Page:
T Nation

Flypaper Theory


#1

I know that it's conventional wisdom to dump on the flypaper theory in Iraq (i.e., we would attract the terrorists to Iraq and fight them there instead of elsewhere). But even so, it seems like things played out that way somewhat anyway, particularly with regard to al Queda.

Here is a link to Michael Totten's latest update from Iraq:

http://www.michaeltotten.com/archives/001519.html

Excerpt:

[i] "What's the most important thing Americans need to know about Iraq that they don't currently know?" I said.

"That we're fighting Al Qaeda," he said without hesitation. "[Abu Musab al] Zarqawi invented Al Qaeda in Iraq. The top leadership outside Iraq squawked and thought it was a bad idea. Then he blew up the Samarra mosque, triggered a civil war, and got the whole world's attention.

Then the Al Qaeda leadership outside dumped huge amounts of money and people and arms into Anbar Province. They poured everything they had into this place. The battle against Americans in Anbar became their most important fight in the world. And they lost."[/i]

Read the whole thing.


#2

Good post.While I'm against the war,I appreciate what the hard reality is for American troops on the ground,and anything that points to a stabilization of the situation is very welcome.
I'm not sure I agree with the flypaper theory even in the slightest though.

I sincerely hope that the cooperation that the US troops are experincing in Anbar spreads and hastens the return home of those young (and not so young)men.


#3

They lost what, a battle? A city, for a while...?

There's a problem with seeing these conflicts in terms of win/lose. Al Qaeda, or other terror organizations don't have a central HQ that can capitulate and make sure all its "troops" cease fighting. Even if you could magically make AQ disappear from the face of the Earth today, a few malcontents could reform it tomorrow.

The Taliban in Afghanistan are a good example. They lay low for a couple of years before starting to come back in ever more savage attacks. They can afford to wait, to bide their time. Hell, they live there. Unless they lose popular support and get rooted out by the locals, they can never really "lose," only be kept in check for a while.

So, as AQ really been beaten in Iraq, or are there simply aware the reinforcements will become unsustainable for the US in April '08? That's just a few months away. Why escalate conflict with a much better armed force now, when you can instead keep the chaos at a low sizzle until about 30,000 of the US troops go home?

If the US seems to be making good progress, you might have to escalate against the larger force, but right now, the political aspect of what could eventually become a working solution is in shambles. An Iraq without a working central government is just teetering on the verge of chaos, there's very little to do to push it there.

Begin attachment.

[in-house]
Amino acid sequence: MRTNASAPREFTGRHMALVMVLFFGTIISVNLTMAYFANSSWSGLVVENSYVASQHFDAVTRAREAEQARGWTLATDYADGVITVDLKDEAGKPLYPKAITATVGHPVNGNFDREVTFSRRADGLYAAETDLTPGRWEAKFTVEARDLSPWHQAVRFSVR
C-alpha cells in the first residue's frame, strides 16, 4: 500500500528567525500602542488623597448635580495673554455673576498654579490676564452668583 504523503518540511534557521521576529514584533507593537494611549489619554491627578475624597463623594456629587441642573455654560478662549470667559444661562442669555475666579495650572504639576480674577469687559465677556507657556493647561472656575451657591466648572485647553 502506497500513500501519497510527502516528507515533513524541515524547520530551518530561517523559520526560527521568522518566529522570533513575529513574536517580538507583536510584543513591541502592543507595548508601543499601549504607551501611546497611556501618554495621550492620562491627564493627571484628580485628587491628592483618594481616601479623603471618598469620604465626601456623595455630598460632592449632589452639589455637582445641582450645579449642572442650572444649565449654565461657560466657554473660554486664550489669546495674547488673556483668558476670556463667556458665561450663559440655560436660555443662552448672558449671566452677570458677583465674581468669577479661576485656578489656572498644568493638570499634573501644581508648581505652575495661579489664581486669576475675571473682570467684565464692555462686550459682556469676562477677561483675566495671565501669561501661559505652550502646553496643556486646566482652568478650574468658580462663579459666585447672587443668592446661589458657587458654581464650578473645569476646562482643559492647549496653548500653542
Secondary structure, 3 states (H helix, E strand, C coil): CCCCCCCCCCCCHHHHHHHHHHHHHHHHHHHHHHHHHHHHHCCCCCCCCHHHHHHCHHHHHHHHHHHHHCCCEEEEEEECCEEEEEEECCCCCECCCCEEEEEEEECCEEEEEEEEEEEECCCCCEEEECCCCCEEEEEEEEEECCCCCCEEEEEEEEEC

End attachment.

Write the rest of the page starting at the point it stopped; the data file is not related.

#4

PLus, they can fight for the next 5 years.

Or ten.

Or twenty.

The US can´t.


#5

The flypaper theory is retarded because it was a post-2003 rationalization for why we should be in Iraq, by the same people who told us there wasn't going to be an insurgency.

In addition, even if we were "fighting them in Baghdad instead of Boston," we'd be playing into their hands. Where do you think it's easier for Muslim terrorists to kill Americans, in an Arab country where they can blend in, speak the language, and find tons of munitions cheap or free, or in America?


#6

Whenever I hear someone make the case for this theory, I can't help but think what their speech would be a lot different if it were their country being wrecked.


#7

Speaking of flypaper...

"US Army snipers in Iraq are ordered to "bait" areas with explosives and ammunition and then kill whoever picks them up, according to court documents."

http://news.bbc.co.uk/2/hi/middle_east/7012889.stm


#8

Sounds like a reasonable tactic as long as they use good judgement.


#9

Excellent tactic. Sounds like it already got a few with this method.


#10

I guess it's better than the Russian tactic of making landmines look like children's toys. Wanna talk about deliberately targeting children and innocents? That is insane.


#11


#12

Who knew? You could sink lower...

P.S: There is no policy to make them "look like children's toys" that I know of. It's just about the coloring. In any case, isn't the US making mines and cluster bombs?


#13

They stuffed them in teddy bears.


#14

Sure you can. Look at Islamic terrorists.
- Blowing up buses
- Rocketing civilian areas
- Attacking schools

You need to read up on US policy regarding land mines, fucknut. The US is very careful with them. Active denial systems are much more cutting edge. As to cluster bombs even someone like yourself, head firmly buried in the sand, realizes the US doesn't use them against civilian targets.

http://www.state.gov/t/pm/rls/fs/30044.htm

Try and keep up. The link is dated in 2004.


#15

Who said we sunk lower than the Russians? I think leaving land mines that resemble children's toys was the lowest of low that the Ruskies could ever do, and they did it in Afghanistan.

About the mines and cluster bombs. Don't terrorists use car bombs?


#16

http://www.commondreams.org/headlines03/0415-13.htm

More importantly, the US was cheering up as Israelis dropped cluster bombs on civilians in Lebanon last year.


#17

You know something is seriously fscked up when you start setting you standards based on those of terrorists.


#18

This post was flagged by the community and is temporarily hidden.


#19

We get it that you have nothing significant to say.

Take your own advice.


#20

Silly even by your low standards.

The rag you linked to was an editorialized version of a news story that was devoid of fact. Common in the ME as you are well aware.

Curiosuly where are the pictures of Americans cheering. Your still a fool.